Ars Quatuor Coronati AQC Transactions Vol 040 - 1927
Ars27 / ed. Songhurst W. J.. - London : AQC, 1927. - Vol. 1 : 1 : p.
310. - 18.0 MB.
Ars Quatuor Coronati AQC Transactions Vol 041 - 1928
Ars28 / ed. Songhurst W. J.. - London : AQC, 1928. - Vol. 1 : 1 : p.
368. - 75.0 MB.
Canney Maurice A Encyclopaedia of Religions
Can21. - London : George Routledge & Sons, 1921. - Vol. 1 : 1 :
p. 407. - 42.5 MB.
Cheyne Thomas K Encyclodaedia Biblica Vol 1 -
A to D
Che99EB1. - New York : The Macmillan Company, 1899. - Vol. 1 : 4 : p.
605. - 42.2 MB.
Cheyne Thomas K Encyclodaedia Biblica Vol 2 -
E to K
Che03EB2. - New York : The Macmillan Company, 1903. - Vol. 2 : 4 : p.
801. - 57.8 MB.
Cheyne Thomas K Encyclodaedia Biblica Vol 3 -
L to P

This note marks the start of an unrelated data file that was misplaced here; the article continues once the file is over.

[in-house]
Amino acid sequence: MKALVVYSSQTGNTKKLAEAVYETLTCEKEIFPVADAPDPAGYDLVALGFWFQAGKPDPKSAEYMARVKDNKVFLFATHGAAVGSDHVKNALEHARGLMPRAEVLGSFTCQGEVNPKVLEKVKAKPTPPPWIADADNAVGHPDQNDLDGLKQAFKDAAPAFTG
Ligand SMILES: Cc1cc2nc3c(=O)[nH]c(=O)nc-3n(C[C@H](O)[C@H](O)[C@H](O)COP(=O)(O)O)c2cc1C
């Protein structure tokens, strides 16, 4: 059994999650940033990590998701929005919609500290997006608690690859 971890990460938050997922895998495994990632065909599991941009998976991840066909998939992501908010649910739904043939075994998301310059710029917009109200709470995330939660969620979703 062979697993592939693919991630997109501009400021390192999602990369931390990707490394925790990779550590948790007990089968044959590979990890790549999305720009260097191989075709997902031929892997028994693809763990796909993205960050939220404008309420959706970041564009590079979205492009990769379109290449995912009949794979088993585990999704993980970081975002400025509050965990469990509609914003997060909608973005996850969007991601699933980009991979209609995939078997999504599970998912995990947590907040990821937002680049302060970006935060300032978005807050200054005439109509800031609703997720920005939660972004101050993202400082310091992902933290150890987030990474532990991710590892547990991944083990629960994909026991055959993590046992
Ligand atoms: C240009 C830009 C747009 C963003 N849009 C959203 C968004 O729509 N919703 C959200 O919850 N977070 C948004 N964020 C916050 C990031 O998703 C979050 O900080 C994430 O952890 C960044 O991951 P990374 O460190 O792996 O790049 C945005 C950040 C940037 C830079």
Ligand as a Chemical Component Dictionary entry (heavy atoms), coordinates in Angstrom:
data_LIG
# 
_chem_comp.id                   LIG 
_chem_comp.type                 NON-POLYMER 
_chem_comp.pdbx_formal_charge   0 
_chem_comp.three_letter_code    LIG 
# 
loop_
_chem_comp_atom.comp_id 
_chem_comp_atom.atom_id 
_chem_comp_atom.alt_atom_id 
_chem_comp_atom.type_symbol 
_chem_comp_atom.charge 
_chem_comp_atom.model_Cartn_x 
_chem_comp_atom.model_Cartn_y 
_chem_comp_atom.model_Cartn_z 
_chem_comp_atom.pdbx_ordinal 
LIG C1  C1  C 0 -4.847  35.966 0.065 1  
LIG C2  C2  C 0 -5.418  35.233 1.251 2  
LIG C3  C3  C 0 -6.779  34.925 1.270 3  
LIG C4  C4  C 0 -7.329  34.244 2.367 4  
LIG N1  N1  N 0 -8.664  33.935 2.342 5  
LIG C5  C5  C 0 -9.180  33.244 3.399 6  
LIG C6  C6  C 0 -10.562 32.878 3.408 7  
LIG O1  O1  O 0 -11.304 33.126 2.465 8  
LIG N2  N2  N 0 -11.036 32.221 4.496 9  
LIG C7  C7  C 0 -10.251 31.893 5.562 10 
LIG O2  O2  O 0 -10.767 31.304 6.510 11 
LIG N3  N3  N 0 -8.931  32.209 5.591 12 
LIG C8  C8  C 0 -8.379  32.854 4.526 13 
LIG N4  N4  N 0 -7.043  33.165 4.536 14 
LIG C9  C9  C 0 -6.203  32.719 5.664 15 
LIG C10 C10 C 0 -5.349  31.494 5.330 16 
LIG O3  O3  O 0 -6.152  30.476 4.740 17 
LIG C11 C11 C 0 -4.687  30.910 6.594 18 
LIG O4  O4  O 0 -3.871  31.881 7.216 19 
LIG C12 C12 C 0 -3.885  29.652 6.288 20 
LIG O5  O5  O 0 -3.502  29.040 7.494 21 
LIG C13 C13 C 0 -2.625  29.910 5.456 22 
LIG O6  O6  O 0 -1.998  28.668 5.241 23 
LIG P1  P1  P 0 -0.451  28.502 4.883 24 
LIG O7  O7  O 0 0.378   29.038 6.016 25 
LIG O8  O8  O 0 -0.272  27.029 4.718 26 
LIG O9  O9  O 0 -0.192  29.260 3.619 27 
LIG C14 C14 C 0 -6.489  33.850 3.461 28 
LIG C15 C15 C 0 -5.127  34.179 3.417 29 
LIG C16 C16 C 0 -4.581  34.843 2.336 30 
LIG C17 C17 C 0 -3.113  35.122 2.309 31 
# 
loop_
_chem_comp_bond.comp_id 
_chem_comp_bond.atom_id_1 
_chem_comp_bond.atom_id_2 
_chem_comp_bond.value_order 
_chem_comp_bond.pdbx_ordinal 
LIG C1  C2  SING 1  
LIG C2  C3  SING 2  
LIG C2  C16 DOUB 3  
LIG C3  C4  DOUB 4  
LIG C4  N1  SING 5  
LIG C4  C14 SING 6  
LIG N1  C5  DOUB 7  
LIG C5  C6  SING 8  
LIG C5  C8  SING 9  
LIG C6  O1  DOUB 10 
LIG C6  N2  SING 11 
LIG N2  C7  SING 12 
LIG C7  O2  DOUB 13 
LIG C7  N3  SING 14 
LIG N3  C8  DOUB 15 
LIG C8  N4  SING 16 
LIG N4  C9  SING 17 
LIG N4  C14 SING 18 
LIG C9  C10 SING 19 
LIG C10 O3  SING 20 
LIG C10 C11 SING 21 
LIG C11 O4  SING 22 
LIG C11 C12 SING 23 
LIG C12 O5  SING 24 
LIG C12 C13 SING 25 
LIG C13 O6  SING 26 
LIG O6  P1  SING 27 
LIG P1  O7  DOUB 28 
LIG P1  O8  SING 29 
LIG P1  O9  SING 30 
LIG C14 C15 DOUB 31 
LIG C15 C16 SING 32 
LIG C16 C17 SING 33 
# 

Che02EB3. - New York : The Macmillan Company, 1902. - Vol. 3 : 4 : p.
674. - 47.6 MB.
Cheyne Thomas K Encyclodaedia Biblica Vol 4 -
Q to Z
Che03EB4. - New York : The Macmillan Company, 1903. - Vol. 4 : 4 : p.
765. - 53.8 MB.
Conway Bertrand L Question Box Answers
Con09. - New York : The Columbus Press, 1909. - Vol. 1 : 1 : p. 621. -
Crowe Frederick J W The Master Mason's Handbook
Cro90. - London : George Kenning, 1890. - Vol. 1 : 1 : p. 105. - 2.5 MB.
Drummond Josiah Masonic Memoranda
Dru82. - Brooksville : James W Staton, 1882. - Vol. 1 : 1 : p. 179. -
Fletcher Alfred E Cyclopedia of Education
Fle92. - London : Swan Sonnenschein & Co, 1892. - Vol. 1 : 1 :
p. 571. - 50.5 MB.
Frazer James G The Golden Bough
Fra221. - [s.l.] : Project Gutenberg, 1922. - Vol. 1 : 1 : p. 664. -
Formatted and Indexed from Project Gutenberg File by rhm - 2.6 MB.
Gould Robert F History of Freemasonry
(Yorston) Vol 1